Another problem here is that Obama talks about America, i.e., the U.S., as if it is a living self-existing being, granting blessings because of its loving and nurturing nature. But the U.S. did not give freely; our people fought to open up this space and to expand the realm of freedom and possibility in this country. And they did it, not because they engaged in self-blessing and self-congratulatory conversation about this country, but because they took it to task, courageously confronted it and dared to change it.
Also, Obama represents a tendency of those who believe a declaration of “newly” discovered disorders and damaged psyches among Black people is liberating or at least required to put Whites at ease. Thus, he says that the Black “church contains in full the kindness and cruelty, the fierce intelligence and shocking ignorance, the struggles and success, the love and yes the bitterness and bias that make up the Black experience in America.” This is at best awkward and uncalled for and would most likely not be a way his advisors would counsel him to speak of a Jewish synagogue or even a Catholic church. Mom Mabley’s “We do crimes too” is not appropriate here. And it certainly does not explain his relationship, as he claims with Rev. Wright, unless there’s some mystery in it we’ve missed.
Symptomatic of almost every liberal’s audacity to hope is an accompanying problem of denial of the continuing realities not simply of race, but more fundamentally of racism. Thus, Obama denies that racism is endemic to U.S. society, i.e., native and constantly present, and conflates race with racism. But contrary to popular belief and persistent hope, racism is here in raw and redressed form, brutally evident in the attenuated life chances and life conditions of peoples of color. And this rough racist reality in no way resembles the racial discomfort, insecurity and unease that Obama asks empathy for. Human empathy is one thing, claiming moral equivalence of oppression and unease and failing to deal with the difference is a whole ‘nother thing.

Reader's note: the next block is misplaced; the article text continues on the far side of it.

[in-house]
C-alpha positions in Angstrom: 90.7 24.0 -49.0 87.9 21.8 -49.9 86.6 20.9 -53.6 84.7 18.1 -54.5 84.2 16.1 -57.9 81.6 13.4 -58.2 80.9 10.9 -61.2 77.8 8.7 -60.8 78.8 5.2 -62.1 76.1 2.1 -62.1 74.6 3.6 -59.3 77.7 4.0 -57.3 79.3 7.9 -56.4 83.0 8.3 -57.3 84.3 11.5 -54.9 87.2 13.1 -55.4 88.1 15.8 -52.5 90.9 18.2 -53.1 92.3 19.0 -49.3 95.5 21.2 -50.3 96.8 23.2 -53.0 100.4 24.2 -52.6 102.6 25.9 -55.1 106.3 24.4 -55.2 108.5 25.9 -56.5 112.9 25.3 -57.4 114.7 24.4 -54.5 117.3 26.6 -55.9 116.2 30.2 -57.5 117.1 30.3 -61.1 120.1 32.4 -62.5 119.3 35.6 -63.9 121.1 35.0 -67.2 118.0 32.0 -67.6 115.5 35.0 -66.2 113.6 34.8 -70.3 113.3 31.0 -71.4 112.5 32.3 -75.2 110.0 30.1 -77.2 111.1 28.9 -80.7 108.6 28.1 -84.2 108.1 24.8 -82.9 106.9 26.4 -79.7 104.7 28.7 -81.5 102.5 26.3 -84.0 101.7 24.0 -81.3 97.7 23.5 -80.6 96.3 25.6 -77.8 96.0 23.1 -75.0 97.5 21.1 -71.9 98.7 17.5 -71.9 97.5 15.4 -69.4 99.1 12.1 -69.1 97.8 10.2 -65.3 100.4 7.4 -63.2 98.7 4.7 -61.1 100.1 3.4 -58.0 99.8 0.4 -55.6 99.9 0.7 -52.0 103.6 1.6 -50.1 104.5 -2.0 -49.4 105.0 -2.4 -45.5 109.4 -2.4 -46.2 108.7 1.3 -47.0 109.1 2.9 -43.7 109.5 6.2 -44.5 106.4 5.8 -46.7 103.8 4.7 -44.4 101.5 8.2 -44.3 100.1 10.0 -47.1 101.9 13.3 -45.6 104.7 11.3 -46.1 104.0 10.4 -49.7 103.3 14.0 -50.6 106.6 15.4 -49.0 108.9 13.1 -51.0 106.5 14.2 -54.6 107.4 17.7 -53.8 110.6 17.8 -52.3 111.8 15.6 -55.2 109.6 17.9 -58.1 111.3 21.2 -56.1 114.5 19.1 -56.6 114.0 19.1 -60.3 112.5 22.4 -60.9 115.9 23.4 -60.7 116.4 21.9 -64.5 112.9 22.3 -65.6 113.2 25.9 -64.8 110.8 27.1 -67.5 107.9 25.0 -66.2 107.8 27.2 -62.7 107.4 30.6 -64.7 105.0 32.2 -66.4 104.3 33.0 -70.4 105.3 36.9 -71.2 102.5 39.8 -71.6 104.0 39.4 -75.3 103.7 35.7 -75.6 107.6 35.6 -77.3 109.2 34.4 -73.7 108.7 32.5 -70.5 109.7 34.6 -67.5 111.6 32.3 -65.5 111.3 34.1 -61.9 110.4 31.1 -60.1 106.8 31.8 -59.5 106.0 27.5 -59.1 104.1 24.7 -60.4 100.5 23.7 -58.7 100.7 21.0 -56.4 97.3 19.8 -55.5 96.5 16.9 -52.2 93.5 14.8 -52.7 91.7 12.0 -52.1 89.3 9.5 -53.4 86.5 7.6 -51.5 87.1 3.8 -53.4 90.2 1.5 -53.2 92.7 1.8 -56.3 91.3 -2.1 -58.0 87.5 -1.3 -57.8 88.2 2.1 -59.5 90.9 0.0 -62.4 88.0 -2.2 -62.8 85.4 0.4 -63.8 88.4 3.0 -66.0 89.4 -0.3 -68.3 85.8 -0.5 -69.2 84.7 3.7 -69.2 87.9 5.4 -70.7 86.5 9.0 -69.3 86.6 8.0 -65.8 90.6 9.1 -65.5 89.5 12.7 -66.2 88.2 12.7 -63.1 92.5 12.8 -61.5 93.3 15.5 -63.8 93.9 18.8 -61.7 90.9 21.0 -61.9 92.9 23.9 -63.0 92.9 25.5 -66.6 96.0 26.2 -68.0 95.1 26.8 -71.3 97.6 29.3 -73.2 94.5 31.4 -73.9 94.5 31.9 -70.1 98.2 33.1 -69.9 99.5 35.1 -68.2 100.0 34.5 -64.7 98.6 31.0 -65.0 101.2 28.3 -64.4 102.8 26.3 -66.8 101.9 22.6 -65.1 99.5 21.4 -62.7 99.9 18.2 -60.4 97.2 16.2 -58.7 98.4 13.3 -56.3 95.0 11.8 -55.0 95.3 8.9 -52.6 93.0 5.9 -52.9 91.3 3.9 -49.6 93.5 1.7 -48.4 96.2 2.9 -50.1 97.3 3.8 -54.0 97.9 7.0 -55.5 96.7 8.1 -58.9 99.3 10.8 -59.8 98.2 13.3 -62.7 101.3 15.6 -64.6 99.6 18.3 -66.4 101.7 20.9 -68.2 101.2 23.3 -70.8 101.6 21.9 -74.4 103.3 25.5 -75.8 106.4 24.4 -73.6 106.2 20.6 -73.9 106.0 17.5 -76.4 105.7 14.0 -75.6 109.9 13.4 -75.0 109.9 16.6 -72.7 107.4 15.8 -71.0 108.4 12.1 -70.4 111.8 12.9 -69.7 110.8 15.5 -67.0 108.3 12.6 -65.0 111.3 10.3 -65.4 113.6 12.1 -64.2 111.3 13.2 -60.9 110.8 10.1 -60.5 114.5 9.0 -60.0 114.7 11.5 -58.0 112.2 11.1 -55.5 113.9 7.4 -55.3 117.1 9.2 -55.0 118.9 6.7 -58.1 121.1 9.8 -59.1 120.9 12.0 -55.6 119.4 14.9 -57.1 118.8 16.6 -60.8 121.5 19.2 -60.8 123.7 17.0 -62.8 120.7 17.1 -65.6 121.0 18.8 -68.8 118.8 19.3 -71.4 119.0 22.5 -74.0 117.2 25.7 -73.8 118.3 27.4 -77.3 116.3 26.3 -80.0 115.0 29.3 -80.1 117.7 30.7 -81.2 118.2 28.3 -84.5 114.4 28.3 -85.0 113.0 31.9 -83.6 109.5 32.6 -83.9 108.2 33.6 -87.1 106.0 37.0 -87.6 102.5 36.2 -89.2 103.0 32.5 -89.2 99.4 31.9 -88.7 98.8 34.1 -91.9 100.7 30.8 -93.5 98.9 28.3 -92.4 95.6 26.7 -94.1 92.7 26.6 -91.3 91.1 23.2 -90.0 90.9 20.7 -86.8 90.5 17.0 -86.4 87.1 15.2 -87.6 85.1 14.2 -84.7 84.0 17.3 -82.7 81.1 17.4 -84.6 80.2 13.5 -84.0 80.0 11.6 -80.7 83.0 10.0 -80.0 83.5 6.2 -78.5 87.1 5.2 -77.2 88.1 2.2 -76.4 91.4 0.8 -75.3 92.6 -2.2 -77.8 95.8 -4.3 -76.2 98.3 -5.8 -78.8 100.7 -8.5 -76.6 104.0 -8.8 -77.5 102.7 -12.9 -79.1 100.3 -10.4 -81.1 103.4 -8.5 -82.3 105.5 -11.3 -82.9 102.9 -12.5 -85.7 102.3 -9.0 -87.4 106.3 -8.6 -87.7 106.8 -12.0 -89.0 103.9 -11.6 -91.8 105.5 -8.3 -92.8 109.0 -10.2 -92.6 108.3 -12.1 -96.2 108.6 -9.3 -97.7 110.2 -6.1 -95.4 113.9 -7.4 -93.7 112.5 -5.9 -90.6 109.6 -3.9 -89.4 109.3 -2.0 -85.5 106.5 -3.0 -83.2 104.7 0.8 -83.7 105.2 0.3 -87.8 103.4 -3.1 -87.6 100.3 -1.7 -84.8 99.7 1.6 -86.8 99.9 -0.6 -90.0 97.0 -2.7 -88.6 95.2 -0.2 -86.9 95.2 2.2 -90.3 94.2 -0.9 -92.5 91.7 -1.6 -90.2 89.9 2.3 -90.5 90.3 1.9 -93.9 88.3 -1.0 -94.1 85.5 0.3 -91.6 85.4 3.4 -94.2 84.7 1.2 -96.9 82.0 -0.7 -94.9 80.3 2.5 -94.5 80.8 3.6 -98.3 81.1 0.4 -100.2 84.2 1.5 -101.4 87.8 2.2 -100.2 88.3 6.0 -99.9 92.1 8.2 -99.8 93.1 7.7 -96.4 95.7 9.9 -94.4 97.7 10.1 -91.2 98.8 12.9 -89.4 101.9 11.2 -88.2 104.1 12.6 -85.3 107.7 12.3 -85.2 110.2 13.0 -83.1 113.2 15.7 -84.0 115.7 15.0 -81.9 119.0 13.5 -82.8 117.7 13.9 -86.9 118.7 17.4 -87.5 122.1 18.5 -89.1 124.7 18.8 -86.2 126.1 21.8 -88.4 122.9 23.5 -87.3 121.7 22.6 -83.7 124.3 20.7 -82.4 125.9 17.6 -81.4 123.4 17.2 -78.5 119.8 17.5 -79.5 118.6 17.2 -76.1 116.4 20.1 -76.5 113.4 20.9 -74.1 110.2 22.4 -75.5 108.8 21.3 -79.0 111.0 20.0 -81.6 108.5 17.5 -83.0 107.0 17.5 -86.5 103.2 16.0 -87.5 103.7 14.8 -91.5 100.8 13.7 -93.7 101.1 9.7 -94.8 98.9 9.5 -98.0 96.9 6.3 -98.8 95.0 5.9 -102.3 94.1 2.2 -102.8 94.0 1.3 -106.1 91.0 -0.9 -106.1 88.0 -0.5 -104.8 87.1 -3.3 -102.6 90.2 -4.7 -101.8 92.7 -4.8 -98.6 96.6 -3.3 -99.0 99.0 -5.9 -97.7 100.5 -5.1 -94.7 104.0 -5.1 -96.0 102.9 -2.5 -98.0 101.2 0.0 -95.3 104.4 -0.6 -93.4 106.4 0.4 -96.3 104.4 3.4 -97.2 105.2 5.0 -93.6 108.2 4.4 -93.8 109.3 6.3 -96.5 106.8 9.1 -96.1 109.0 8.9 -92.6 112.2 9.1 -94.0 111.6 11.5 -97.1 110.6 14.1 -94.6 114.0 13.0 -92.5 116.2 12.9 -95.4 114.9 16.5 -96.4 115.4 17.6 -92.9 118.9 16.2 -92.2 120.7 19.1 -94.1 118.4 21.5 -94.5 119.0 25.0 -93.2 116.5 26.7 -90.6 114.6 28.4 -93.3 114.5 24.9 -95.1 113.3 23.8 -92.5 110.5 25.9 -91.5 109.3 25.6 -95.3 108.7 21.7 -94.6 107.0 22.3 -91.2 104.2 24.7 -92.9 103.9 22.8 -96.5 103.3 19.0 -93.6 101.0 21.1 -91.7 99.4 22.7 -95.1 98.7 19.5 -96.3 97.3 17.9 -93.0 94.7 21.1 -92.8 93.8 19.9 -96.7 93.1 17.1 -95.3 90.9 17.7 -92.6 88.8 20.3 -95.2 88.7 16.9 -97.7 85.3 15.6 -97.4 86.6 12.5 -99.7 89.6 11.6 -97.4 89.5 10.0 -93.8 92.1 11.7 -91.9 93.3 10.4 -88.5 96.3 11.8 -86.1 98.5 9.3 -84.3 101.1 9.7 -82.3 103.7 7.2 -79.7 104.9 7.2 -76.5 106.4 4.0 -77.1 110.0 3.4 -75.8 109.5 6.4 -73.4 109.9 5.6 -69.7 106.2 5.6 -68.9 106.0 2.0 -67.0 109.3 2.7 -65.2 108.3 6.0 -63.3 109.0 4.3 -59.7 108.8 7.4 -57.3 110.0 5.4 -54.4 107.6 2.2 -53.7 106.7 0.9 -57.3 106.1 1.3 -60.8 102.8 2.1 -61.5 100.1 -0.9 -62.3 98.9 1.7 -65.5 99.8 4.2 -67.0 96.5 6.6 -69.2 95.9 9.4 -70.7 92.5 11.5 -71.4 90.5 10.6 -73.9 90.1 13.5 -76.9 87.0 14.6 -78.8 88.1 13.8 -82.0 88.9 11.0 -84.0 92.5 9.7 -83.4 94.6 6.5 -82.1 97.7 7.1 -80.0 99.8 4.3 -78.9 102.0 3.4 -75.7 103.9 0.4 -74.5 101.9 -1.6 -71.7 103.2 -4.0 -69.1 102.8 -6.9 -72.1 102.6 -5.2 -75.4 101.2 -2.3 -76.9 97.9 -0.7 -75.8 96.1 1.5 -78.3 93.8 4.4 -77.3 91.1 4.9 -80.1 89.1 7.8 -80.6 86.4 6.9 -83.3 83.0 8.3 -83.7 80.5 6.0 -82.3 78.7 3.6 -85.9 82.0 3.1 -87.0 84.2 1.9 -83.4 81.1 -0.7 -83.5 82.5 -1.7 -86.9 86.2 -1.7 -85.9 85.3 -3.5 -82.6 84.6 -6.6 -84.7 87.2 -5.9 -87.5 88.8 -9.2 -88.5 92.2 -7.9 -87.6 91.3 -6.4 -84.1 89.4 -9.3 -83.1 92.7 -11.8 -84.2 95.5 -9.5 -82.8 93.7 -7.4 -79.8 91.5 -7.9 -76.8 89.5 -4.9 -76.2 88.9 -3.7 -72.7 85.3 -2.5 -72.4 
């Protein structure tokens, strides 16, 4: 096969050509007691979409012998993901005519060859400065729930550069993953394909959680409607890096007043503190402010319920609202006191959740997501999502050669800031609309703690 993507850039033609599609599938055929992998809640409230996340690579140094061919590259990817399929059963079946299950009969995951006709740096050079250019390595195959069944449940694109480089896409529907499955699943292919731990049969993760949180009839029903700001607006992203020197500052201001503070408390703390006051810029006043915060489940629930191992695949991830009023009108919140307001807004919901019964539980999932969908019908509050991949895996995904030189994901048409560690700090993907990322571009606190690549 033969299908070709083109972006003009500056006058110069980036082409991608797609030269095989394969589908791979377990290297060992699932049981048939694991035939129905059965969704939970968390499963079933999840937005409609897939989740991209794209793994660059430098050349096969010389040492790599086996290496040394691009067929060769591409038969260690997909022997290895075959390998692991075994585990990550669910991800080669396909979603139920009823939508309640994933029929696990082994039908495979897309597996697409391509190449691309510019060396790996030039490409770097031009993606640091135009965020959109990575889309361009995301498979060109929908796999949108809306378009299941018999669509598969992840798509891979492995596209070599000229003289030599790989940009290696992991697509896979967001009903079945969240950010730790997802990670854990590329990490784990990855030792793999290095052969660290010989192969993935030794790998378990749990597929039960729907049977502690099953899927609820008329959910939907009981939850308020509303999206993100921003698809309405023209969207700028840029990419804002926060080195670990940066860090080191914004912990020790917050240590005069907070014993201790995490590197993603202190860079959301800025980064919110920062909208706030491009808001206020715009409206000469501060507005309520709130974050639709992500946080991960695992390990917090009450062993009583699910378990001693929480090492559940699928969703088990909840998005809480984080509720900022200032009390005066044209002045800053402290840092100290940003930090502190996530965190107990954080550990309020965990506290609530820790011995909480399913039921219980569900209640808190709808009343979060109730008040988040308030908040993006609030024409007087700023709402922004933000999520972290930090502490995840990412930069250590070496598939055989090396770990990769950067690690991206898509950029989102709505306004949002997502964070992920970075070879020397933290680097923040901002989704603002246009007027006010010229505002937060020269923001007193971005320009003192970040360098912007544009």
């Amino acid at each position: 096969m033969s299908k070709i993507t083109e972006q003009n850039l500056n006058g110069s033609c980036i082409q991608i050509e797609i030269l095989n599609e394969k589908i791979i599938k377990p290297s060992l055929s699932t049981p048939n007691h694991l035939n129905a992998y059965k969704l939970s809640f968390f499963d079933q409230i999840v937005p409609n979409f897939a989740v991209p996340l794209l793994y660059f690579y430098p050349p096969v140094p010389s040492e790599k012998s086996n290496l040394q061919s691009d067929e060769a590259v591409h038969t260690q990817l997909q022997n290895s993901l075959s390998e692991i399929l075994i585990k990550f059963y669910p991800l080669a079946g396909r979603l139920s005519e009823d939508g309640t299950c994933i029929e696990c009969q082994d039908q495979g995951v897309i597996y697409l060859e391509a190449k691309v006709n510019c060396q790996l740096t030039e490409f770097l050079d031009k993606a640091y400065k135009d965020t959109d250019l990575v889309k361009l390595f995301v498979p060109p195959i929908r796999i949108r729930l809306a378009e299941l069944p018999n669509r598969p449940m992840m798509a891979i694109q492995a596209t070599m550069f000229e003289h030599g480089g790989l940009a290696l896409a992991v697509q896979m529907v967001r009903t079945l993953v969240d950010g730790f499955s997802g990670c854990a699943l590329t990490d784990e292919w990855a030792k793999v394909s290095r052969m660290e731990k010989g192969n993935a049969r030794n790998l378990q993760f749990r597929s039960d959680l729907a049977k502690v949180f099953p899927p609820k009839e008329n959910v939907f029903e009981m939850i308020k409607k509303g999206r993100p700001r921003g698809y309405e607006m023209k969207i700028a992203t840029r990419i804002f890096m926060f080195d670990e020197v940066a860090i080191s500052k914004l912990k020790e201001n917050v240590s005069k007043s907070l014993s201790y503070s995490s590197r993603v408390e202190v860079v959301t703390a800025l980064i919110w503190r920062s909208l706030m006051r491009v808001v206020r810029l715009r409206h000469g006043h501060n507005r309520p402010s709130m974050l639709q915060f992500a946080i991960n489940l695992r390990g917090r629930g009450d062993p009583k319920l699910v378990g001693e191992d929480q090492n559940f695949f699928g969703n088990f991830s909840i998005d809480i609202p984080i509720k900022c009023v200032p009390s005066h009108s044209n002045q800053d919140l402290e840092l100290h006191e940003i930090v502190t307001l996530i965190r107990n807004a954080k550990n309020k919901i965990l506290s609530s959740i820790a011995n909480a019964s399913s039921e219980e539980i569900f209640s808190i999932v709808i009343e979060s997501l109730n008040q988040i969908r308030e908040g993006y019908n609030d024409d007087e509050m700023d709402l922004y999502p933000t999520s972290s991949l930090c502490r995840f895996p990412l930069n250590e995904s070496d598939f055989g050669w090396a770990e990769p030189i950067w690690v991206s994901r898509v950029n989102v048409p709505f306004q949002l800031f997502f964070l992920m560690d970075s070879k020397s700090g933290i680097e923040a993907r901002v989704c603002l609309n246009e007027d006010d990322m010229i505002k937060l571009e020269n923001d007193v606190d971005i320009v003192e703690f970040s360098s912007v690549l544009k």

We clearly need a new vision of justice and democracy, one in which we are not what Malcolm calls “victims of democracy”, a racial arrangement in which “we, the people” are defined as White; justice is determined by wealth and power; and the future of our people depends on the patronage and petitioned kindness of White folks. No, this is not what Harriet Tubman lifted us out of enslavement for, what Frederick Douglass and Fannie Lou Hamer sacrificed so much for; nor for what Malcolm, Martin and millions more were martyred. Ours is a more expansive view of human freedom and human flourishing, and we cannot and must not accept anything less than that which our history and humanity demand of us.
Dr. Maulana Karenga n is the Professor of Black Studies, California State University-Long Beach, Chair of The Organization Us, Creator of Kwanzaa, and author of Kwanzaa: A Celebration of Family, Community and Culture, [www.Us-Organization.org and www.OfficialKwanzaaWebsite.org].